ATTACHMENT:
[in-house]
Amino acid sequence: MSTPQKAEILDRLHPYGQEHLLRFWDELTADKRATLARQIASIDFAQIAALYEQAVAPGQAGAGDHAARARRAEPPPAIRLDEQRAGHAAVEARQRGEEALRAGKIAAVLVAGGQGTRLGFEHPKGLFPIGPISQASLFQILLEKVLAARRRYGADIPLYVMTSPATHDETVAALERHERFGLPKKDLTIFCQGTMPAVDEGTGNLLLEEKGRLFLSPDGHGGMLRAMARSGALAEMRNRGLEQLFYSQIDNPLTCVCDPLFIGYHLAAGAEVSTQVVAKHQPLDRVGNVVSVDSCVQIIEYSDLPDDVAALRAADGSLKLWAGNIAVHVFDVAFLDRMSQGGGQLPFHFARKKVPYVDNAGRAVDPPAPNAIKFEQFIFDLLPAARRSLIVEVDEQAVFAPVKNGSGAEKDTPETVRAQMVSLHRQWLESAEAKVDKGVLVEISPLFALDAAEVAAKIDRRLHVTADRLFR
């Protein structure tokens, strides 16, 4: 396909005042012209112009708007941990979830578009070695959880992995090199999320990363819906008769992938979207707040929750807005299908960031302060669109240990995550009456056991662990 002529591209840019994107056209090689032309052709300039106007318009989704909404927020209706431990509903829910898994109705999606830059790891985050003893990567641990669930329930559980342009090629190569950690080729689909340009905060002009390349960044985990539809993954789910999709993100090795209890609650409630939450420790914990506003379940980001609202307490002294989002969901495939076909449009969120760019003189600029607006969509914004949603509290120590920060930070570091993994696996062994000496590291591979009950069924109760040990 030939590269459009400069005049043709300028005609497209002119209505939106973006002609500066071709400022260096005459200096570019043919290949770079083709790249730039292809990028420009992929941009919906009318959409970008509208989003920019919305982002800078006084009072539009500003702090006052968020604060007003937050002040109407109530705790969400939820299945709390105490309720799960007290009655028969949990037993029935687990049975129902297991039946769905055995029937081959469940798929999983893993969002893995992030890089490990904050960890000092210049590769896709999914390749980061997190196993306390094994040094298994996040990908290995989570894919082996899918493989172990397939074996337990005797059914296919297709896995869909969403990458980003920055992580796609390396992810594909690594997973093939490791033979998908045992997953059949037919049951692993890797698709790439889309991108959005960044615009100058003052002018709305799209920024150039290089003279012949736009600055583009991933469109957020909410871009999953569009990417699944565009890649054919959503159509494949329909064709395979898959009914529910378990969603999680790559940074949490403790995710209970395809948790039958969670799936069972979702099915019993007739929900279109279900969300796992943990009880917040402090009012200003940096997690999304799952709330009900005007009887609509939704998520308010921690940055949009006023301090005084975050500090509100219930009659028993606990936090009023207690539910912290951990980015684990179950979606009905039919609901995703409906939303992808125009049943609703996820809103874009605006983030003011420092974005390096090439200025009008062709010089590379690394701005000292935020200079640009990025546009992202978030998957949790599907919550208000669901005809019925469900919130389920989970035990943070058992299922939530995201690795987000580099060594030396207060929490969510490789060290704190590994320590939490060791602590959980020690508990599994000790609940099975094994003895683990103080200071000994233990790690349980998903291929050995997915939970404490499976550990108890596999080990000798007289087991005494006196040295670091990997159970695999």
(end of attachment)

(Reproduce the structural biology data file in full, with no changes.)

[in-house]
Amino acid sequence: MSTPQKAEILDRLHPYGQEHLLRFWDELTADKRATLARQIASIDFAQIAALYEQAVAPGQAGAGDHAARARRAEPPPAIRLDEQRAGHAAVEARQRGEEALRAGKIAAVLVAGGQGTRLGFEHPKGLFPIGPISQASLFQILLEKVLAARRRYGADIPLYVMTSPATHDETVAALERHERFGLPKKDLTIFCQGTMPAVDEGTGNLLLEEKGRLFLSPDGHGGMLRAMARSGALAEMRNRGLEQLFYSQIDNPLTCVCDPLFIGYHLAAGAEVSTQVVAKHQPLDRVGNVVSVDSCVQIIEYSDLPDDVAALRAADGSLKLWAGNIAVHVFDVAFLDRMSQGGGQLPFHFARKKVPYVDNAGRAVDPPAPNAIKFEQFIFDLLPAARRSLIVEVDEQAVFAPVKNGSGAEKDTPETVRAQMVSLHRQWLESAEAKVDKGVLVEISPLFALDAAEVAAKIDRRLHVTADRLFR
């Protein structure tokens, strides 16, 4: 396909005042012209112009708007941990979830578009070695959880992995090199999320990363819906008769992938979207707040929750807005299908960031302060669109240990995550009456056991662990 002529591209840019994107056209090689032309052709300039106007318009989704909404927020209706431990509903829910898994109705999606830059790891985050003893990567641990669930329930559980342009090629190569950690080729689909340009905060002009390349960044985990539809993954789910999709993100090795209890609650409630939450420790914990506003379940980001609202307490002294989002969901495939076909449009969120760019003189600029607006969509914004949603509290120590920060930070570091993994696996062994000496590291591979009950069924109760040990 030939590269459009400069005049043709300028005609497209002119209505939106973006002609500066071709400022260096005459200096570019043919290949770079083709790249730039292809990028420009992929941009919906009318959409970008509208989003920019919305982002800078006084009072539009500003702090006052968020604060007003937050002040109407109530705790969400939820299945709390105490309720799960007290009655028969949990037993029935687990049975129902297991039946769905055995029937081959469940798929999983893993969002893995992030890089490990904050960890000092210049590769896709999914390749980061997190196993306390094994040094298994996040990908290995989570894919082996899918493989172990397939074996337990005797059914296919297709896995869909969403990458980003920055992580796609390396992810594909690594997973093939490791033979998908045992997953059949037919049951692993890797698709790439889309991108959005960044615009100058003052002018709305799209920024150039290089003279012949736009600055583009991933469109957020909410871009999953569009990417699944565009890649054919959503159509494949329909064709395979898959009914529910378990969603999680790559940074949490403790995710209970395809948790039958969670799936069972979702099915019993007739929900279109279900969300796992943990009880917040402090009012200003940096997690999304799952709330009900005007009887609509939704998520308010921690940055949009006023301090005084975050500090509100219930009659028993606990936090009023207690539910912290951990980015684990179950979606009905039919609901995703409906939303992808125009049943609703996820809103874009605006983030003011420092974005390096090439200025009008062709010089590379690394701005000292935020200079640009990025546009992202978030998957949790599907919550208000669901005809019925469900919130389920989970035990943070058992299922939530995201690795987000580099060594030396207060929490969510490789060290704190590994320590939490060791602590959980020690508990599994000790609940099975094994003895683990103080200071000994233990790690349980998903291929050995997915939970404490499976550990108890596999080990000798007289087991005494006196040295670091990997159970695999």